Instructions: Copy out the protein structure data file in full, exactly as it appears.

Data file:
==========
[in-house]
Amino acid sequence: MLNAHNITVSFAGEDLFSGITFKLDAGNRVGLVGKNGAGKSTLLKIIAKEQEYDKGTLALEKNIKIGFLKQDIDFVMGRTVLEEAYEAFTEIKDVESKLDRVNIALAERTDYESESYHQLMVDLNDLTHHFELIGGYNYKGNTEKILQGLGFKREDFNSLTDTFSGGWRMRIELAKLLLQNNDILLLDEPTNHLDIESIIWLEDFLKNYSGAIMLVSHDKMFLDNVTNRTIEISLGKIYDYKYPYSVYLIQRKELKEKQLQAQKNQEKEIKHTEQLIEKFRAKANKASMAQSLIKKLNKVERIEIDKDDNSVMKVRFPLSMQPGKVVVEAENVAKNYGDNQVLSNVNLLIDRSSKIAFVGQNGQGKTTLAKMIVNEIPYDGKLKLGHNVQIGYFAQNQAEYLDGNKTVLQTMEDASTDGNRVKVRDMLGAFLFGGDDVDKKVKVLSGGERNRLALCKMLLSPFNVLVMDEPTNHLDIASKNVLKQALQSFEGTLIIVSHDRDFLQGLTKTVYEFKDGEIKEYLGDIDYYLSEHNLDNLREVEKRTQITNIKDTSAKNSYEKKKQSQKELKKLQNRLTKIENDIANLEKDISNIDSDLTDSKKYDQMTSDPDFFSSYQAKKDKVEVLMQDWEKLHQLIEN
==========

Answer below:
[in-house]
Amino acid sequence: MLNAHNITVSFAGEDLFSGITFKLDAGNRVGLVGKNGAGKSTLLKIIAKEQEYDKGTLALEKNIKIGFLKQDIDFVMGRTVLEEAYEAFTEIKDVESKLDRVNIALAERTDYESESYHQLMVDLNDLTHHFELIGGYNYKGNTEKILQGLGFKREDFNSLTDTFSGGWRMRIELAKLLLQNNDILLLDEPTNHLDIESIIWLEDFLKNYSGAIMLVSHDKMFLDNVTNRTIEISLGKIYDYKYPYSVYLIQRKELKEKQLQAQKNQEKEIKHTEQLIEKFRAKANKASMAQSLIKKLNKVERIEIDKDDNSVMKVRFPLSMQPGKVVVEAENVAKNYGDNQVLSNVNLLIDRSSKIAFVGQNGQGKTTLAKMIVNEIPYDGKLKLGHNVQIGYFAQNQAEYLDGNKTVLQTMEDASTDGNRVKVRDMLGAFLFGGDDVDKKVKVLSGGERNRLALCKMLLSPFNVLVMDEPTNHLDIASKNVLKQALQSFEGTLIIVSHDRDFLQGLTKTVYEFKDGEIKEYLGDIDYYLSEHNLDNLREVEKRTQITNIKDTSAKNSYEKKKQSQKELKKLQNRLTKIENDIANLEKDISNIDSDLTDSKKYDQMTSDPDFFSSYQAKKDKVEVLMQDWEKLHQLIEN